Algorithmic stablecoins may or may not hold reserve assets. Their primary distinction is the strategy of keeping the stablecoin's value stable by controlling its supply through an algorithm, essentially a computer program running a preset formula.
In some ways that's not so different from central banks, which also don't rely on a reserve asset to keep the value of the currency they issue stable. The difference is that a central bank like the Federal Reserve sets monetary policy publicly based on well understood parameters, and its status as the issuer of legal tender does wonders for the credibility of that policy.
Algorithmic stablecoin issuers can't fall back on such advantages in a crisis. The price of the TerraUSD (UST) algorithmic stablecoin plunged more than 60% on May 11, 2022, vaporizing its peg to the U.S. dollar, as the price of the related Luna token used to peg Terra slumped more than 80% overnight.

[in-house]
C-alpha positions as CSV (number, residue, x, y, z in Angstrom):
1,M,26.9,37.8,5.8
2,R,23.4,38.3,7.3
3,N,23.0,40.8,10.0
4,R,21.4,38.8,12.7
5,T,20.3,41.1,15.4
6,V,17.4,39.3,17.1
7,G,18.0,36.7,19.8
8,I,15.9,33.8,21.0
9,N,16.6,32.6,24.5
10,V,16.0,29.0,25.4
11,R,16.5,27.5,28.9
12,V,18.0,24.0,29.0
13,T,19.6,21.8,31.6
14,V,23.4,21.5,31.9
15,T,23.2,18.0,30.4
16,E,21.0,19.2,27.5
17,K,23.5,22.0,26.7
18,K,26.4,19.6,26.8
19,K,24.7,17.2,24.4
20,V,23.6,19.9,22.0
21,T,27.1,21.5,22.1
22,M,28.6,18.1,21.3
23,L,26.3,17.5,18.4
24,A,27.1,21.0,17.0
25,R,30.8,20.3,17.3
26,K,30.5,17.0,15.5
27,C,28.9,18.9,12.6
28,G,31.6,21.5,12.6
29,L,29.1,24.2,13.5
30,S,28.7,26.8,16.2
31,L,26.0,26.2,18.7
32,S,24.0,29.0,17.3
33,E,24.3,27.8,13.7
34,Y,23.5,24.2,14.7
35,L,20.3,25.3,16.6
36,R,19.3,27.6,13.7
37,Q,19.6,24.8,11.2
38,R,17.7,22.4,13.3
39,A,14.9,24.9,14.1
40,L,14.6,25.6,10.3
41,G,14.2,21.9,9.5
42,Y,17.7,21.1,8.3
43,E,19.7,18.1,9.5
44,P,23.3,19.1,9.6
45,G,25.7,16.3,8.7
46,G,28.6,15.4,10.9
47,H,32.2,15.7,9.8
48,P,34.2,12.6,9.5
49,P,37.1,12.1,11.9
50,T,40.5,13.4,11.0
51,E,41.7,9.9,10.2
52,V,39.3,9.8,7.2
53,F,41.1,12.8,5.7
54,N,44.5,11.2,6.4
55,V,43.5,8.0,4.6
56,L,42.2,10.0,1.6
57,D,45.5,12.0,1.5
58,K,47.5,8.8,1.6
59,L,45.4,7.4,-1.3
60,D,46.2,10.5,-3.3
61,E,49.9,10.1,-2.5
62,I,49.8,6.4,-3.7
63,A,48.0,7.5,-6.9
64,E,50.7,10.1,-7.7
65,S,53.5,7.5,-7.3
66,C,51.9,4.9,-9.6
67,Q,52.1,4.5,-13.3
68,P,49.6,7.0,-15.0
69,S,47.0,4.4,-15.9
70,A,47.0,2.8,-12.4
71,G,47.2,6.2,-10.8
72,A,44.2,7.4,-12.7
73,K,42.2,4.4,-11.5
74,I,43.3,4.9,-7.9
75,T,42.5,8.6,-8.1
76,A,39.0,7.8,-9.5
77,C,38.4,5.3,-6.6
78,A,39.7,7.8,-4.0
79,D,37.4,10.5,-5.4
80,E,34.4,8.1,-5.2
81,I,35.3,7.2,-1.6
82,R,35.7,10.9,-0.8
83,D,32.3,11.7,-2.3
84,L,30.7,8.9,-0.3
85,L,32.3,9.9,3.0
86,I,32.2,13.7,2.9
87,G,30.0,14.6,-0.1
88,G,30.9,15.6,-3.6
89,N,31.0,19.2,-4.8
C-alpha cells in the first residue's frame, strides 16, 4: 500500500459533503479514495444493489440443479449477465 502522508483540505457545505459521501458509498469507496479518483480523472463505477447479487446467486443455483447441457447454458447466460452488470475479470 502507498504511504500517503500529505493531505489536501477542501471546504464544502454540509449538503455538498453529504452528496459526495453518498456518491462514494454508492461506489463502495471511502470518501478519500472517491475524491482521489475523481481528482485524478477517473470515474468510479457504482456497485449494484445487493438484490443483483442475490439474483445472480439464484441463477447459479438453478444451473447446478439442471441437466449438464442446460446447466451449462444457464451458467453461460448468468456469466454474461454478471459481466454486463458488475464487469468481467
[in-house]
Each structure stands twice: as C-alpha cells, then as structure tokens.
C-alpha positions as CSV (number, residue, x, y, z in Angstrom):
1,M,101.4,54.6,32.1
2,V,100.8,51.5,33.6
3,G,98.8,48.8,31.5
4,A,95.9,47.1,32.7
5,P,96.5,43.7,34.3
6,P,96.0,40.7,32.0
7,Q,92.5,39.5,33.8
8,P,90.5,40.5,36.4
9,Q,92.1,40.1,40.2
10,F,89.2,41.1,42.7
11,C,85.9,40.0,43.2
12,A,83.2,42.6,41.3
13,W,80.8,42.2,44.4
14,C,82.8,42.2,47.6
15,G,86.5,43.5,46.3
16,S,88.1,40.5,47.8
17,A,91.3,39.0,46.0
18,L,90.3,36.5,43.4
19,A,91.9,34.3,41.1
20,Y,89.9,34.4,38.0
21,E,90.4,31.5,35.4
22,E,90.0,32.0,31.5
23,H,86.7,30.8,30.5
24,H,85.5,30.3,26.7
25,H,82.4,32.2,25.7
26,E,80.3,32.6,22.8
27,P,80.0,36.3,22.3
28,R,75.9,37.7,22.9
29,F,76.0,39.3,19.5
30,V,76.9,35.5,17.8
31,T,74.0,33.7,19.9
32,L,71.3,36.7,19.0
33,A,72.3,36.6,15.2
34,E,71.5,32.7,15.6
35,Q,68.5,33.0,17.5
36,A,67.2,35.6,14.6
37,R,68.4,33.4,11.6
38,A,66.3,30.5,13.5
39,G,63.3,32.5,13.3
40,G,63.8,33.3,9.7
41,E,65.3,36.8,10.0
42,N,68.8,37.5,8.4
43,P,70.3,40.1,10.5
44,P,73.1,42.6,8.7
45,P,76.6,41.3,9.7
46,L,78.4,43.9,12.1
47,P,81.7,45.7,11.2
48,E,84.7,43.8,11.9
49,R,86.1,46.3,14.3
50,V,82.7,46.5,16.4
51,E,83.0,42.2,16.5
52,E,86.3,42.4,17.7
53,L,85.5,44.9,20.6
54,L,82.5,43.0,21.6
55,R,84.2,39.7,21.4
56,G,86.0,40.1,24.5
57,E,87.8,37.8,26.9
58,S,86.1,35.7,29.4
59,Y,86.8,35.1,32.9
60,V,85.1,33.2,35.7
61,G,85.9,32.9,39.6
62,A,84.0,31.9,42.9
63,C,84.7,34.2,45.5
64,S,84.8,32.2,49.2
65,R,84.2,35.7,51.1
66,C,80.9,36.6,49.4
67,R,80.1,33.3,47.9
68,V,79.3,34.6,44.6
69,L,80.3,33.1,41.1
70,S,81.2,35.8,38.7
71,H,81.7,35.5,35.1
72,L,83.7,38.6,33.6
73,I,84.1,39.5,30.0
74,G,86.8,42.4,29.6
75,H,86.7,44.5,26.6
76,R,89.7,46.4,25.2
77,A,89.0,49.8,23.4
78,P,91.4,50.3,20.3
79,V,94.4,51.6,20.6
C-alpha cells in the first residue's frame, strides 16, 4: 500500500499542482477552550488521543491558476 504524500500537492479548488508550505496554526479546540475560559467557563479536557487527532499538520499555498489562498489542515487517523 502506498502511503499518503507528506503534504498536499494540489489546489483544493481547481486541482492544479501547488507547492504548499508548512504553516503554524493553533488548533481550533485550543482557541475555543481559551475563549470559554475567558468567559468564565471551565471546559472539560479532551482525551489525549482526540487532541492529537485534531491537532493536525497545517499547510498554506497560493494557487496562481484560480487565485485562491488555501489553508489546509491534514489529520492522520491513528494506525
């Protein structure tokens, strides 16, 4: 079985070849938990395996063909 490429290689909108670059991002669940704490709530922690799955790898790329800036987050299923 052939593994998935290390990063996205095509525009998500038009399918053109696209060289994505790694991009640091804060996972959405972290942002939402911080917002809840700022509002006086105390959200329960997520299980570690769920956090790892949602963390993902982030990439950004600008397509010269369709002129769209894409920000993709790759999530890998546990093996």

A smart contract is a self-executing contract with the terms of the agreement between buyer and seller directly written into lines of code. The code and the included agreements are stored by a distributed, decentralized blockchain network. The code controls the execution of the agreement, and transactions are trackable and irreversible.
Stablecoins continue to come under scrutiny by regulators, given the rapid growth of the $130 billion market and its potential to affect the broader financial system. In October 2021, the International Organization of Securities Commissions (IOSCO) said stablecoins should be regulated as financial market infrastructure alongside payment systems and clearinghouses. The proposed rules focus on stablecoins deemed systemically important by regulators, with the potential to disrupt payment and settlement transactions.
Moreover, politicians have increased calls for tighter regulation of stablecoins. For instance, in September 2021, Senator Cynthia Lummis (R-Wyoming) called for regular audits of stablecoin issuers, while others back bank-like regulations for the sector.